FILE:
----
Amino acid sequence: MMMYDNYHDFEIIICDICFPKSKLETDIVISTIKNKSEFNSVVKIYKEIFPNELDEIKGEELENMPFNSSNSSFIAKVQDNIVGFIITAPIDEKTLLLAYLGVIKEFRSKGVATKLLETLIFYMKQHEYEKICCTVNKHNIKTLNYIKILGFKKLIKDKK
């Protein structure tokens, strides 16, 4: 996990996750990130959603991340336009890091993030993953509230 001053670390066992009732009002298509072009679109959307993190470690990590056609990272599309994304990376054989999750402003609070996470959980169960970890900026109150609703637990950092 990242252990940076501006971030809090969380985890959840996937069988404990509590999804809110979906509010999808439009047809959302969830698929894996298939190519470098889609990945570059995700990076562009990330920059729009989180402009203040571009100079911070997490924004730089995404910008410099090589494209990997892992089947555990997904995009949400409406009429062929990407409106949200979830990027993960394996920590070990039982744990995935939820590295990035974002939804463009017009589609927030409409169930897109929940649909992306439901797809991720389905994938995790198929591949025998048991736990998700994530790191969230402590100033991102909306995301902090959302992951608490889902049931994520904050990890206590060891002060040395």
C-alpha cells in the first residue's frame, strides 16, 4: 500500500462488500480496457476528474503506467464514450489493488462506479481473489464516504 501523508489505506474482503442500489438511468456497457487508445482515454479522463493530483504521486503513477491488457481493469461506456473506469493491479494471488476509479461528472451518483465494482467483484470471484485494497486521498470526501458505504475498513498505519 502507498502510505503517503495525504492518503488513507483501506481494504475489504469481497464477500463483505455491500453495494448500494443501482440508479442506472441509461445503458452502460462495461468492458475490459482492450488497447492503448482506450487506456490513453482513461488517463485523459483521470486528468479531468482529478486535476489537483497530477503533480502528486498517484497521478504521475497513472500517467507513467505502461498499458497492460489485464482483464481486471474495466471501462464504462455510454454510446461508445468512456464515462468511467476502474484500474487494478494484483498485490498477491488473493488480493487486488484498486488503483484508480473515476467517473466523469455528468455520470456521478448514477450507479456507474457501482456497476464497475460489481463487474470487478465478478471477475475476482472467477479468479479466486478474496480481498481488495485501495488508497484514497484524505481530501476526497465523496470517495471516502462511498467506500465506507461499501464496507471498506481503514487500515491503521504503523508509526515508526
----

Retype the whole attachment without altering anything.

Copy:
Amino acid sequence: MMMYDNYHDFEIIICDICFPKSKLETDIVISTIKNKSEFNSVVKIYKEIFPNELDEIKGEELENMPFNSSNSSFIAKVQDNIVGFIITAPIDEKTLLLAYLGVIKEFRSKGVATKLLETLIFYMKQHEYEKICCTVNKHNIKTLNYIKILGFKKLIKDKK
């Protein structure tokens, strides 16, 4: 996990996750990130959603991340336009890091993030993953509230 001053670390066992009732009002298509072009679109959307993190470690990590056609990272599309994304990376054989999750402003609070996470959980169960970890900026109150609703637990950092 990242252990940076501006971030809090969380985890959840996937069988404990509590999804809110979906509010999808439009047809959302969830698929894996298939190519470098889609990945570059995700990076562009990330920059729009989180402009203040571009100079911070997490924004730089995404910008410099090589494209990997892992089947555990997904995009949400409406009429062929990407409106949200979830990027993960394996920590070990039982744990995935939820590295990035974002939804463009017009589609927030409409169930897109929940649909992306439901797809991720389905994938995790198929591949025998048991736990998700994530790191969230402590100033991102909306995301902090959302992951608490889902049931994520904050990890206590060891002060040395």
C-alpha cells in the first residue's frame, strides 16, 4: 500500500462488500480496457476528474503506467464514450489493488462506479481473489464516504 501523508489505506474482503442500489438511468456497457487508445482515454479522463493530483504521486503513477491488457481493469461506456473506469493491479494471488476509479461528472451518483465494482467483484470471484485494497486521498470526501458505504475498513498505519 502507498502510505503517503495525504492518503488513507483501506481494504475489504469481497464477500463483505455491500453495494448500494443501482440508479442506472441509461445503458452502460462495461468492458475490459482492450488497447492503448482506450487506456490513453482513461488517463485523459483521470486528468479531468482529478486535476489537483497530477503533480502528486498517484497521478504521475497513472500517467507513467505502461498499458497492460489485464482483464481486471474495466471501462464504462455510454454510446461508445468512456464515462468511467476502474484500474487494478494484483498485490498477491488473493488480493487486488484498486488503483484508480473515476467517473466523469455528468455520470456521478448514477450507479456507474457501482456497476464497475460489481463487474470487478465478478471477475475476482472467477479468479479466486478474496480481498481488495485501495488508497484514497484524505481530501476526497465523496470517495471516502462511498467506500465506507461499501464496507471498506481503514487500515491503521504503523508509526515508526